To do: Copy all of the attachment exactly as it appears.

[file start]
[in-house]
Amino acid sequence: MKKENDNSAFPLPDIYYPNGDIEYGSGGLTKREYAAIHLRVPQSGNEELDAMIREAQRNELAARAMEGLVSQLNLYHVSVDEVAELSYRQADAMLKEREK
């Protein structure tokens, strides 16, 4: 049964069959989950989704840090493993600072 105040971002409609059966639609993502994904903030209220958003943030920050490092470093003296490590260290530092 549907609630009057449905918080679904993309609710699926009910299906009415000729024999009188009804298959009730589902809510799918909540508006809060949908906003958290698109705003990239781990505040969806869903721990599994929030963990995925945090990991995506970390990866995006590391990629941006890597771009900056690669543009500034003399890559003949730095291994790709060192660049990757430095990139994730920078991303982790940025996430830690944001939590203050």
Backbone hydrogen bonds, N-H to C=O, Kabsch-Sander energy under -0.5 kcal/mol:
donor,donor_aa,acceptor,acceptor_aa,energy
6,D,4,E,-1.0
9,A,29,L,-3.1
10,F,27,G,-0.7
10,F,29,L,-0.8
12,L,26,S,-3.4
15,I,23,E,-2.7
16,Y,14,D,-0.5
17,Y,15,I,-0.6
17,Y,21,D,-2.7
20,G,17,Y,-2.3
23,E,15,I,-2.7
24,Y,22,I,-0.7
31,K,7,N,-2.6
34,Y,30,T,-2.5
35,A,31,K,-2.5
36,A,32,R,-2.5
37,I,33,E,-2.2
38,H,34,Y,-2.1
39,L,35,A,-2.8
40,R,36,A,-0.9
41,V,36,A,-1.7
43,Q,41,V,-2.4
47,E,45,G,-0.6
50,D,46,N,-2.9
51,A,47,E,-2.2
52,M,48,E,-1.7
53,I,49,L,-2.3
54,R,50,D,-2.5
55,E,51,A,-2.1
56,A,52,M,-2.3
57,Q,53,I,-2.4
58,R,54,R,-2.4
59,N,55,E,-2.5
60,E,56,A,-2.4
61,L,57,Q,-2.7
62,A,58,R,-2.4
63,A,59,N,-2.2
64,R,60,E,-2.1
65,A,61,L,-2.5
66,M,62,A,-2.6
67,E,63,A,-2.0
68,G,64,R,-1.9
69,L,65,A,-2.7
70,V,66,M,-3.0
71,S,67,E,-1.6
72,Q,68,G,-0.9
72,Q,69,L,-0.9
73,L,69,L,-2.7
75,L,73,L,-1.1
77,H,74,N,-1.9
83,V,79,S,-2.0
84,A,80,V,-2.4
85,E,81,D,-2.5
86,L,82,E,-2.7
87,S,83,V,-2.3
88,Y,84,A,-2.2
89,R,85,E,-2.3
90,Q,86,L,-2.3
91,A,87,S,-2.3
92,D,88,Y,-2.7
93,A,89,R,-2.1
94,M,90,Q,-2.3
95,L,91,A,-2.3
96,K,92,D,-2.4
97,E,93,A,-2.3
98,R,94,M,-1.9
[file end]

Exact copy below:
[in-house]
Amino acid sequence: MKKENDNSAFPLPDIYYPNGDIEYGSGGLTKREYAAIHLRVPQSGNEELDAMIREAQRNELAARAMEGLVSQLNLYHVSVDEVAELSYRQADAMLKEREK
């Protein structure tokens, strides 16, 4: 049964069959989950989704840090493993600072 105040971002409609059966639609993502994904903030209220958003943030920050490092470093003296490590260290530092 549907609630009057449905918080679904993309609710699926009910299906009415000729024999009188009804298959009730589902809510799918909540508006809060949908906003958290698109705003990239781990505040969806869903721990599994929030963990995925945090990991995506970390990866995006590391990629941006890597771009900056690669543009500034003399890559003949730095291994790709060192660049990757430095990139994730920078991303982790940025996430830690944001939590203050």
Backbone hydrogen bonds, N-H to C=O, Kabsch-Sander energy under -0.5 kcal/mol:
donor,donor_aa,acceptor,acceptor_aa,energy
6,D,4,E,-1.0
9,A,29,L,-3.1
10,F,27,G,-0.7
10,F,29,L,-0.8
12,L,26,S,-3.4
15,I,23,E,-2.7
16,Y,14,D,-0.5
17,Y,15,I,-0.6
17,Y,21,D,-2.7
20,G,17,Y,-2.3
23,E,15,I,-2.7
24,Y,22,I,-0.7
31,K,7,N,-2.6
34,Y,30,T,-2.5
35,A,31,K,-2.5
36,A,32,R,-2.5
37,I,33,E,-2.2
38,H,34,Y,-2.1
39,L,35,A,-2.8
40,R,36,A,-0.9
41,V,36,A,-1.7
43,Q,41,V,-2.4
47,E,45,G,-0.6
50,D,46,N,-2.9
51,A,47,E,-2.2
52,M,48,E,-1.7
53,I,49,L,-2.3
54,R,50,D,-2.5
55,E,51,A,-2.1
56,A,52,M,-2.3
57,Q,53,I,-2.4
58,R,54,R,-2.4
59,N,55,E,-2.5
60,E,56,A,-2.4
61,L,57,Q,-2.7
62,A,58,R,-2.4
63,A,59,N,-2.2
64,R,60,E,-2.1
65,A,61,L,-2.5
66,M,62,A,-2.6
67,E,63,A,-2.0
68,G,64,R,-1.9
69,L,65,A,-2.7
70,V,66,M,-3.0
71,S,67,E,-1.6
72,Q,68,G,-0.9
72,Q,69,L,-0.9
73,L,69,L,-2.7
75,L,73,L,-1.1
77,H,74,N,-1.9
83,V,79,S,-2.0
84,A,80,V,-2.4
85,E,81,D,-2.5
86,L,82,E,-2.7
87,S,83,V,-2.3
88,Y,84,A,-2.2
89,R,85,E,-2.3
90,Q,86,L,-2.3
91,A,87,S,-2.3
92,D,88,Y,-2.7
93,A,89,R,-2.1
94,M,90,Q,-2.3
95,L,91,A,-2.3
96,K,92,D,-2.4
97,E,93,A,-2.3
98,R,94,M,-1.9